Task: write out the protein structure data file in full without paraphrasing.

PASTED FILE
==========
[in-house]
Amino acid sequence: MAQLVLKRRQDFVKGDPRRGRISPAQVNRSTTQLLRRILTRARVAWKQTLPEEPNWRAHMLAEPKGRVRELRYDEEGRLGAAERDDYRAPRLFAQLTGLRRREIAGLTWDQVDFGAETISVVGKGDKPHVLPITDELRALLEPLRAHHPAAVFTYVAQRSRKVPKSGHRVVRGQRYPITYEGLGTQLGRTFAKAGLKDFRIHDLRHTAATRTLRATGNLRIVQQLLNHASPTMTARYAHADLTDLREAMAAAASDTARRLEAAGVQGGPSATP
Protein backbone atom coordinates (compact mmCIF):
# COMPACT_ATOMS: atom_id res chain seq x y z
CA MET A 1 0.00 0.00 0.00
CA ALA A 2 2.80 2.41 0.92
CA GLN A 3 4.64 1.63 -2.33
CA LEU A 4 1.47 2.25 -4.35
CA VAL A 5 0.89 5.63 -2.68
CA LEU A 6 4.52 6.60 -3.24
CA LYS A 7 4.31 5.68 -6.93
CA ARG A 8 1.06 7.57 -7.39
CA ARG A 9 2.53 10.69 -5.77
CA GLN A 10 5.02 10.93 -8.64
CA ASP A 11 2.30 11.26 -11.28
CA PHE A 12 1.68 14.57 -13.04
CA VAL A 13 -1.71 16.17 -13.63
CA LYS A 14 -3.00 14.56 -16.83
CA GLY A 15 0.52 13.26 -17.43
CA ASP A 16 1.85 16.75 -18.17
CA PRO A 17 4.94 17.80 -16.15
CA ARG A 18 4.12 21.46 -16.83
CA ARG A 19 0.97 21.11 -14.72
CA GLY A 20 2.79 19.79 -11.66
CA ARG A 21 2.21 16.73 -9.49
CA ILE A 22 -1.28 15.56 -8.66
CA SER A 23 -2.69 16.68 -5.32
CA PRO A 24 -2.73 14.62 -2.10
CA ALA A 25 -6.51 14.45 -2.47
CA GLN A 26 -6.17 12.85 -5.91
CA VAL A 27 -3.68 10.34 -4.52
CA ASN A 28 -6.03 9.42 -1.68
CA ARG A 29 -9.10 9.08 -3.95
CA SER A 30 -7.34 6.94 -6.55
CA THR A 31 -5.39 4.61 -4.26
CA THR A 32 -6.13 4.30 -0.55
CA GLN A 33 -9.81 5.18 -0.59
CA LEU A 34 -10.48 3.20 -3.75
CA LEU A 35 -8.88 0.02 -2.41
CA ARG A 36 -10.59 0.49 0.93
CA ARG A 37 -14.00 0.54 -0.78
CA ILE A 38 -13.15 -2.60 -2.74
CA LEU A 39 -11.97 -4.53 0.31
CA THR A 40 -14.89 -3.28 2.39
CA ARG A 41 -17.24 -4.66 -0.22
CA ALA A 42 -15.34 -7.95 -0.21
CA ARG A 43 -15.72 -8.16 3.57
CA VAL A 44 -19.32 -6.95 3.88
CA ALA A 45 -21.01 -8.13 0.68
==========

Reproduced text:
[in-house]
Amino acid sequence: MAQLVLKRRQDFVKGDPRRGRISPAQVNRSTTQLLRRILTRARVAWKQTLPEEPNWRAHMLAEPKGRVRELRYDEEGRLGAAERDDYRAPRLFAQLTGLRRREIAGLTWDQVDFGAETISVVGKGDKPHVLPITDELRALLEPLRAHHPAAVFTYVAQRSRKVPKSGHRVVRGQRYPITYEGLGTQLGRTFAKAGLKDFRIHDLRHTAATRTLRATGNLRIVQQLLNHASPTMTARYAHADLTDLREAMAAAASDTARRLEAAGVQGGPSATP
Protein backbone atom coordinates (compact mmCIF):
# COMPACT_ATOMS: atom_id res chain seq x y z
CA MET A 1 0.00 0.00 0.00
CA ALA A 2 2.80 2.41 0.92
CA GLN A 3 4.64 1.63 -2.33
CA LEU A 4 1.47 2.25 -4.35
CA VAL A 5 0.89 5.63 -2.68
CA LEU A 6 4.52 6.60 -3.24
CA LYS A 7 4.31 5.68 -6.93
CA ARG A 8 1.06 7.57 -7.39
CA ARG A 9 2.53 10.69 -5.77
CA GLN A 10 5.02 10.93 -8.64
CA ASP A 11 2.30 11.26 -11.28
CA PHE A 12 1.68 14.57 -13.04
CA VAL A 13 -1.71 16.17 -13.63
CA LYS A 14 -3.00 14.56 -16.83
CA GLY A 15 0.52 13.26 -17.43
CA ASP A 16 1.85 16.75 -18.17
CA PRO A 17 4.94 17.80 -16.15
CA ARG A 18 4.12 21.46 -16.83
CA ARG A 19 0.97 21.11 -14.72
CA GLY A 20 2.79 19.79 -11.66
CA ARG A 21 2.21 16.73 -9.49
CA ILE A 22 -1.28 15.56 -8.66
CA SER A 23 -2.69 16.68 -5.32
CA PRO A 24 -2.73 14.62 -2.10
CA ALA A 25 -6.51 14.45 -2.47
CA GLN A 26 -6.17 12.85 -5.91
CA VAL A 27 -3.68 10.34 -4.52
CA ASN A 28 -6.03 9.42 -1.68
CA ARG A 29 -9.10 9.08 -3.95
CA SER A 30 -7.34 6.94 -6.55
CA THR A 31 -5.39 4.61 -4.26
CA THR A 32 -6.13 4.30 -0.55
CA GLN A 33 -9.81 5.18 -0.59
CA LEU A 34 -10.48 3.20 -3.75
CA LEU A 35 -8.88 0.02 -2.41
CA ARG A 36 -10.59 0.49 0.93
CA ARG A 37 -14.00 0.54 -0.78
CA ILE A 38 -13.15 -2.60 -2.74
CA LEU A 39 -11.97 -4.53 0.31
CA THR A 40 -14.89 -3.28 2.39
CA ARG A 41 -17.24 -4.66 -0.22
CA ALA A 42 -15.34 -7.95 -0.21
CA ARG A 43 -15.72 -8.16 3.57
CA VAL A 44 -19.32 -6.95 3.88
CA ALA A 45 -21.01 -8.13 0.68